Exciting changes ahead for Banff and Norquay
Parks Canada annouces $8 million investment
There are some exciting developments on the way in the Canadian Rockies town of Banff and it begins with a plan to revitalize the nearly century-old Norquay ski resort in addition to a move to enhance the visitor experience in the town itself.Norquay looking nice
In a nutshell, the Norquay 100 vision, so named to align with the upcoming 100th anniversary of the ski resort in 2026, is to replace the North American chairlift with a two-station gondola as well as remove the North American lodge, expand and restore Cliff House, relocating and restoring ski jumping judging towers, creating an accessible via Ferrata route, and an enhanced shuttle system.
“For nearly 100 years, Norquay has served as Banff’s backyard, an iconic destination for skiers and sightseers, often providing visitors their first introduction to Banff National Park,” said Andre Quenneville, General Manager, Mount Norquay. “As we start to look towards our second century of operation, we are putting plans in place to improve the visitor experience and make ourselves more accessible as well as environmentally and economically sustainable.”
The project has a lot of positives for the area, especially regarding a decrease in the built footprint of Norquay, restoring wildlife habitat and generally concentrating services in a more efficient way.
The new vision also includes educational opportunities related to the high-alpine environment, skiing and climbing industry. Information provided about the project suggests there will be consultation with Indigenous Peoples regarding the use of Indigenous names and potential educational opportunities, although there aren’t any details.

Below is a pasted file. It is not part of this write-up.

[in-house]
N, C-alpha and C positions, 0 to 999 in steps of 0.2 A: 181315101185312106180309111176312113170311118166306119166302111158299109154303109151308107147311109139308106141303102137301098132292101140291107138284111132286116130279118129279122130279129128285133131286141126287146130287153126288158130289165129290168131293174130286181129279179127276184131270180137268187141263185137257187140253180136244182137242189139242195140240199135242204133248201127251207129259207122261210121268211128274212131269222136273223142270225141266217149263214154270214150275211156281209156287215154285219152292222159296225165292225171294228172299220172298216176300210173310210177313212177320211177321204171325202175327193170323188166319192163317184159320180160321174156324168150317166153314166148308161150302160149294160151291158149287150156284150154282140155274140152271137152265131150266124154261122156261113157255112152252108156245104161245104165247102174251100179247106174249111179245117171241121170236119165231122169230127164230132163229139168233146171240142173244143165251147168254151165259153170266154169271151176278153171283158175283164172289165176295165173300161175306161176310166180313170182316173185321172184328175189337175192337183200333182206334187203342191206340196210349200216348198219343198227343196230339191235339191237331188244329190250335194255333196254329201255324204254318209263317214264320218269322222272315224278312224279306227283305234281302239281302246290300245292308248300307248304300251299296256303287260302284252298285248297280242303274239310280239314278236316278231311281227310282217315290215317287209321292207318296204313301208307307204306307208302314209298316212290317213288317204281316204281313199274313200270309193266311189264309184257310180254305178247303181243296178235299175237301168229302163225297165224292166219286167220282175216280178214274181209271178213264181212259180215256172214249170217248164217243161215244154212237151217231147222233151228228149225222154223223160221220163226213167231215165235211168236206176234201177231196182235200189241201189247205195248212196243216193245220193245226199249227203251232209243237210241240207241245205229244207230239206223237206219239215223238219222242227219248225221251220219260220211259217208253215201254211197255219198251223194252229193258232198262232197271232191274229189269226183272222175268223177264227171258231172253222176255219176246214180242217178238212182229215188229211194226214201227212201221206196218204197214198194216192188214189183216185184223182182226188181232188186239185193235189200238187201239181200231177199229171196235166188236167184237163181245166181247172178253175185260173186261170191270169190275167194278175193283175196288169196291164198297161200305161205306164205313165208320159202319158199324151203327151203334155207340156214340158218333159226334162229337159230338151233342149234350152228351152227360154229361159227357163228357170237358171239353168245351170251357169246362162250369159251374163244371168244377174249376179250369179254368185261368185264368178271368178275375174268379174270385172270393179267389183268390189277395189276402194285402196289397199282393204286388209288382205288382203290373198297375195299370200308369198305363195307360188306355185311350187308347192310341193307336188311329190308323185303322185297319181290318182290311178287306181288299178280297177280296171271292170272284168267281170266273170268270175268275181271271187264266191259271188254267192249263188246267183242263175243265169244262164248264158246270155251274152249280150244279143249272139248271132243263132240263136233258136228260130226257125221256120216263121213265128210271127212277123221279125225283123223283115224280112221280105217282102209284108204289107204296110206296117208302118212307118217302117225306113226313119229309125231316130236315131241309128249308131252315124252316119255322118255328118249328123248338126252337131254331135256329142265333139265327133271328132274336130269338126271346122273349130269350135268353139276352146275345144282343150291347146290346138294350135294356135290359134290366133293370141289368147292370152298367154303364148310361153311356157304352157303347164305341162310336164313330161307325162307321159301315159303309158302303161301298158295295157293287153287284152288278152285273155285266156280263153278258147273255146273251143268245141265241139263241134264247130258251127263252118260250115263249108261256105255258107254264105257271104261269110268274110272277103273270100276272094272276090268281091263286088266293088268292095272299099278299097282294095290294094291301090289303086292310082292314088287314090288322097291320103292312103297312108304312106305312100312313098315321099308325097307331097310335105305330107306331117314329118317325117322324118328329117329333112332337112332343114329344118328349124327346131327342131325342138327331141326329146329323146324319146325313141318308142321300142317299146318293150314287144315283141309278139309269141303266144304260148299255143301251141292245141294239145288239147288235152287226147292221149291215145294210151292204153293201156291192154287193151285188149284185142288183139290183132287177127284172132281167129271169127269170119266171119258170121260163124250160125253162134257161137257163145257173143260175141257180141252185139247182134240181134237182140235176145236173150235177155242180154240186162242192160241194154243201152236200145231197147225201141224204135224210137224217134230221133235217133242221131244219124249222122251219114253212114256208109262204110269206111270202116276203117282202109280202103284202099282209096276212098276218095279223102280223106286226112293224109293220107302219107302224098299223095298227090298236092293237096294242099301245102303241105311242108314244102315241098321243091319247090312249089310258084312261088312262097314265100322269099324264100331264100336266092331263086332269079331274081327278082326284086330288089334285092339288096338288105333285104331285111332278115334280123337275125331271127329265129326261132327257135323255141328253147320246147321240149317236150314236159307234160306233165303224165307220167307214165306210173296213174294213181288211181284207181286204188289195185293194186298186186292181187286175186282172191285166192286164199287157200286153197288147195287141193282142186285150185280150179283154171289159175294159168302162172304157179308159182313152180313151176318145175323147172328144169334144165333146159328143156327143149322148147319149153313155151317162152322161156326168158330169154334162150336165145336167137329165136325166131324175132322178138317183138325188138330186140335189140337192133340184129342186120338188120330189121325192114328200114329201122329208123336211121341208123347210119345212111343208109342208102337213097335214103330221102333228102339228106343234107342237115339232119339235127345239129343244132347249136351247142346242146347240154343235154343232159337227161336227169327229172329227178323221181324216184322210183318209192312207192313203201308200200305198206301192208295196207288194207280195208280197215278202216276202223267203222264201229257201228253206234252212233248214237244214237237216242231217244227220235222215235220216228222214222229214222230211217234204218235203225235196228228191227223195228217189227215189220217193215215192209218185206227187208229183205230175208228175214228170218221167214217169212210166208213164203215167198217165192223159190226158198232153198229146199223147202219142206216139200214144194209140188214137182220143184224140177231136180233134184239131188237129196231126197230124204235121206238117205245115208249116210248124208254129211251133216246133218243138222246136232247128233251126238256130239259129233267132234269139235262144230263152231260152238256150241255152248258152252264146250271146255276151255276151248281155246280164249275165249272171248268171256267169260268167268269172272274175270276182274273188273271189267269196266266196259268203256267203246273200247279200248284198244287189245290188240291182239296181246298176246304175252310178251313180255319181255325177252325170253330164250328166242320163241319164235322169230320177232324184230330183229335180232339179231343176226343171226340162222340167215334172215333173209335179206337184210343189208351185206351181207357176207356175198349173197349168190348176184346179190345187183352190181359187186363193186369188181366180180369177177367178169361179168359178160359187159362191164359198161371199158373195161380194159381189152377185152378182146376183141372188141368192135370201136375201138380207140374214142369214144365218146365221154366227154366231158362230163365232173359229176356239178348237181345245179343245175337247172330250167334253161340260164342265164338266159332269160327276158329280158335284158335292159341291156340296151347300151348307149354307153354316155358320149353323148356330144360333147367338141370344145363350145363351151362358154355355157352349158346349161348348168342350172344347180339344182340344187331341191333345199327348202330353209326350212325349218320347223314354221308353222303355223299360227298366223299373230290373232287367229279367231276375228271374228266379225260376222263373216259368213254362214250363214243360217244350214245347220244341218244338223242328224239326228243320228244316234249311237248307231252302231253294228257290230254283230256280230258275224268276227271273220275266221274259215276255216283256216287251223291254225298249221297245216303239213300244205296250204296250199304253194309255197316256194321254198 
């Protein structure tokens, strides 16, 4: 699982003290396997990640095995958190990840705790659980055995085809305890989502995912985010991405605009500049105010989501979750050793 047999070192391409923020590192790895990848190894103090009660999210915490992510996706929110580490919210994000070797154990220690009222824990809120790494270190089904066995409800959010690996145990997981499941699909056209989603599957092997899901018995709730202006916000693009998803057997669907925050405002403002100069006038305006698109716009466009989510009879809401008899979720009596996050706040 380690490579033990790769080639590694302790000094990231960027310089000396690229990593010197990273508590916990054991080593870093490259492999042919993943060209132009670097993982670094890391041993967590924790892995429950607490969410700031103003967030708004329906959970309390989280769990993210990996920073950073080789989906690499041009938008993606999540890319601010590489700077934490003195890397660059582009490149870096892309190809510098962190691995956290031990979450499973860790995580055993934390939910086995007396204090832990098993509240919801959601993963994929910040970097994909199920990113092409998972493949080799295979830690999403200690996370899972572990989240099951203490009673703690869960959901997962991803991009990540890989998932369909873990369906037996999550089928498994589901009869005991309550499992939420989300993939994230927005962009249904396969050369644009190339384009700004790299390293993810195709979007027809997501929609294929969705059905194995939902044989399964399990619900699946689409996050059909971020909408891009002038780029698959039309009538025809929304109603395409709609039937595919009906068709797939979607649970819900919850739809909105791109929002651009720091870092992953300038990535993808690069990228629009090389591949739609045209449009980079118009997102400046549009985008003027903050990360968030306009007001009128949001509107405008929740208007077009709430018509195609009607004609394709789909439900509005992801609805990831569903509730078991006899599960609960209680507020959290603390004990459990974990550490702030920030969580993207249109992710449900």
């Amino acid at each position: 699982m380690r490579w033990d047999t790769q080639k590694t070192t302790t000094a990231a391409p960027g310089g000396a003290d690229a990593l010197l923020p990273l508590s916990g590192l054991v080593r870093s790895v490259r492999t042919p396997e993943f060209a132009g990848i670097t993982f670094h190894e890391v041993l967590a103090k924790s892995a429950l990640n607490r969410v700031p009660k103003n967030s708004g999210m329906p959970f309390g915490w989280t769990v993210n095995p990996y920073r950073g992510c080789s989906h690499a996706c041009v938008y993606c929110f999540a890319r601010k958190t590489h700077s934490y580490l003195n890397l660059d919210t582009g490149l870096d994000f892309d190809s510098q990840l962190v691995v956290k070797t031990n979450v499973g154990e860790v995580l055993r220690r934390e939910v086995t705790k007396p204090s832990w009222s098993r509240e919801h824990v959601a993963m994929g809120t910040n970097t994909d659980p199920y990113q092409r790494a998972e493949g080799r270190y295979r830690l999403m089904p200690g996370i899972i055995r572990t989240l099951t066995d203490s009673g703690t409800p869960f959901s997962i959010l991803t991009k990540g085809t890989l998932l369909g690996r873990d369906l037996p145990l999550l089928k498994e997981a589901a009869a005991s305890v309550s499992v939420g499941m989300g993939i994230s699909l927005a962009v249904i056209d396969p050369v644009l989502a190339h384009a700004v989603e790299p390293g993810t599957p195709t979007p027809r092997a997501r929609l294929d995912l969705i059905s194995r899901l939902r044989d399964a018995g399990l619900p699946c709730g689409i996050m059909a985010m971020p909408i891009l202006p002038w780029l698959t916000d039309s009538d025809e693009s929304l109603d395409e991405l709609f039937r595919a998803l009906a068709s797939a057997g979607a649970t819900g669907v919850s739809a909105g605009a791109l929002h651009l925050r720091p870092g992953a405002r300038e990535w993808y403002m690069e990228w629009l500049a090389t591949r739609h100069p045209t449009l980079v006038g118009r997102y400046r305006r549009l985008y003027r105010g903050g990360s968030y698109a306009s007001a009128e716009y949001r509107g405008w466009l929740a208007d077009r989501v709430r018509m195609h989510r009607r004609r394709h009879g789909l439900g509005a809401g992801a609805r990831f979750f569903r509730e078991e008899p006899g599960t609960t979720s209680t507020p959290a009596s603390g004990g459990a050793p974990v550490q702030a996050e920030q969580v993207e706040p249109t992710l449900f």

Suspension bridge on via Ferrate route on Mount Norquay (photo: Banff Norquay)
What is exciting, though, is that the revitalization will also include the world’s first wheelchair accessible via Ferrata.
“Without this project, Norquay is not economically sustainable because it does not generate enough funds to replace its existing lifts at the end of their life,” said Quenneville. “In every step of our plan, we are taking steps to provide a best-in-class visitor experience with “view from the edge” sightseeing and learning and wellness opportunities while reducing our per-visitor environmental impact—by providing a gondola alternative adjacent to the town of Banff, the project will reduce traffic congestion in town, particularly at the Bow River Bridge.
History buffs will want to know that the North American Chairlift was originally built in 1946, and upgraded in 1974. It has been dubbed the most outdated chairlift in all of Western Canada.
A new gondola will also double the total number of gondolas in the Banff area and take some pressure off of the Sulphur Mountain Gondola by adding another choice for visitors.Banff Avenue moves
In addition, the Government of Canada has announced an $8 million investment for Banff National Park visitor reception and education in downtown Banff as part of the development of the 200-block of Banff Avenue.
The stunning Banff Avenue (photo: Banff & Lake Louise Tourism / Paul Zizka)
Apparently, the government has been working for more than two-and-a-half decades to cobble together the adjacent lands on the 200-block to make this happen, and the day has finally arrived.
Parks Canada’s public consultation will aim to gather information to develop guiding principles, a decision-making framework, and redevelopment options for the 200-block. The planning process is just beginning and no decisions have been made.
The latest news is part of the largest federal infrastructure plan in the history of Parks Canada.
“The Government of Canada is committed to investing in new visitor infrastructure and innovative programs and services for Parks Canada administered places. As Canada’s most visited national park, it is exciting to see this decades-long idea come to fruition for Banff,” said Terry Duguid, parliamentary secretary to the Minister of Environment and Climate Change
“Now is the time to get involved and shape the future of the Banff Avenue 200-block redevelopment to create a space and place that is inclusive of all perspectives and that offers a gateway for meaningful connection to the iconic Banff National Park,” he continued. “This project will encourage a path to reconciliation, increased tourism and job opportunities, and inclusivity for this world-class park.”
For more information on the planning process click here.